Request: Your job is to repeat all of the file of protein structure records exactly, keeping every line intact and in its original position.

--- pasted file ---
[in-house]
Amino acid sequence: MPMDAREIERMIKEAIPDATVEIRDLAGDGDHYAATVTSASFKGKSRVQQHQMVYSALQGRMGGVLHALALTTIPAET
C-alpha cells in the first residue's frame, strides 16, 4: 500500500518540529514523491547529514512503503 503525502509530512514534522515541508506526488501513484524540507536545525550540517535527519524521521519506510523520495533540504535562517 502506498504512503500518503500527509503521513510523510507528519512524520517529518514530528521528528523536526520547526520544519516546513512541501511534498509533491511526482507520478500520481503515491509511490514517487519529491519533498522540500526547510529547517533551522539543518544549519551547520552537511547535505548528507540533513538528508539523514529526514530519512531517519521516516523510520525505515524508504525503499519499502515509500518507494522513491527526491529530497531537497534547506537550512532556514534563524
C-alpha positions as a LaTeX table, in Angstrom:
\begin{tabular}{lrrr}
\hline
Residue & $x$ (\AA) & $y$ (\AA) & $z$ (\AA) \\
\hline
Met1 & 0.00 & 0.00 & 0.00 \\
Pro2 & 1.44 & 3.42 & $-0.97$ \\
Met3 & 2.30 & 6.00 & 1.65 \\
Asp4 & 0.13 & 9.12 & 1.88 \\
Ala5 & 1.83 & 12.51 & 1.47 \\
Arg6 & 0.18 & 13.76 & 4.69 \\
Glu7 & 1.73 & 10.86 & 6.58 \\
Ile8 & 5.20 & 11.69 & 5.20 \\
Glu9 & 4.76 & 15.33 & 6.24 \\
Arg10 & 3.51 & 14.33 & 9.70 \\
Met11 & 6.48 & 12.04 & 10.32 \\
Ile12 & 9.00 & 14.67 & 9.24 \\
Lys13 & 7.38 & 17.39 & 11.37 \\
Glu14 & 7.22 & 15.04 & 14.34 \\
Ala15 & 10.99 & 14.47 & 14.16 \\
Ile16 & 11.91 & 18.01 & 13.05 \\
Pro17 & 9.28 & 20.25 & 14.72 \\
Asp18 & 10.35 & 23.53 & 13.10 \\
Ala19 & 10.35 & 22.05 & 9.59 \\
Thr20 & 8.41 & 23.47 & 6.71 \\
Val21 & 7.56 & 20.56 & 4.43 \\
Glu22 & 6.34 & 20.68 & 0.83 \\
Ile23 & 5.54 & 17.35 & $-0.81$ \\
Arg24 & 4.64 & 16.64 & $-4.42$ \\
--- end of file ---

[in-house]
Amino acid sequence: MPMDAREIERMIKEAIPDATVEIRDLAGDGDHYAATVTSASFKGKSRVQQHQMVYSALQGRMGGVLHALALTTIPAET
C-alpha cells in the first residue's frame, strides 16, 4: 500500500518540529514523491547529514512503503 503525502509530512514534522515541508506526488501513484524540507536545525550540517535527519524521521519506510523520495533540504535562517 502506498504512503500518503500527509503521513510523510507528519512524520517529518514530528521528528523536526520547526520544519516546513512541501511534498509533491511526482507520478500520481503515491509511490514517487519529491519533498522540500526547510529547517533551522539543518544549519551547520552537511547535505548528507540533513538528508539523514529526514530519512531517519521516516523510520525505515524508504525503499519499502515509500518507494522513491527526491529530497531537497534547506537550512532556514534563524
C-alpha positions as a LaTeX table, in Angstrom:
\begin{tabular}{lrrr}
\hline
Residue & $x$ (\AA) & $y$ (\AA) & $z$ (\AA) \\
\hline
Met1 & 0.00 & 0.00 & 0.00 \\
Pro2 & 1.44 & 3.42 & $-0.97$ \\
Met3 & 2.30 & 6.00 & 1.65 \\
Asp4 & 0.13 & 9.12 & 1.88 \\
Ala5 & 1.83 & 12.51 & 1.47 \\
Arg6 & 0.18 & 13.76 & 4.69 \\
Glu7 & 1.73 & 10.86 & 6.58 \\
Ile8 & 5.20 & 11.69 & 5.20 \\
Glu9 & 4.76 & 15.33 & 6.24 \\
Arg10 & 3.51 & 14.33 & 9.70 \\
Met11 & 6.48 & 12.04 & 10.32 \\
Ile12 & 9.00 & 14.67 & 9.24 \\
Lys13 & 7.38 & 17.39 & 11.37 \\
Glu14 & 7.22 & 15.04 & 14.34 \\
Ala15 & 10.99 & 14.47 & 14.16 \\
Ile16 & 11.91 & 18.01 & 13.05 \\
Pro17 & 9.28 & 20.25 & 14.72 \\
Asp18 & 10.35 & 23.53 & 13.10 \\
Ala19 & 10.35 & 22.05 & 9.59 \\
Thr20 & 8.41 & 23.47 & 6.71 \\
Val21 & 7.56 & 20.56 & 4.43 \\
Glu22 & 6.34 & 20.68 & 0.83 \\
Ile23 & 5.54 & 17.35 & $-0.81$ \\
Arg24 & 4.64 & 16.64 & $-4.42$ \\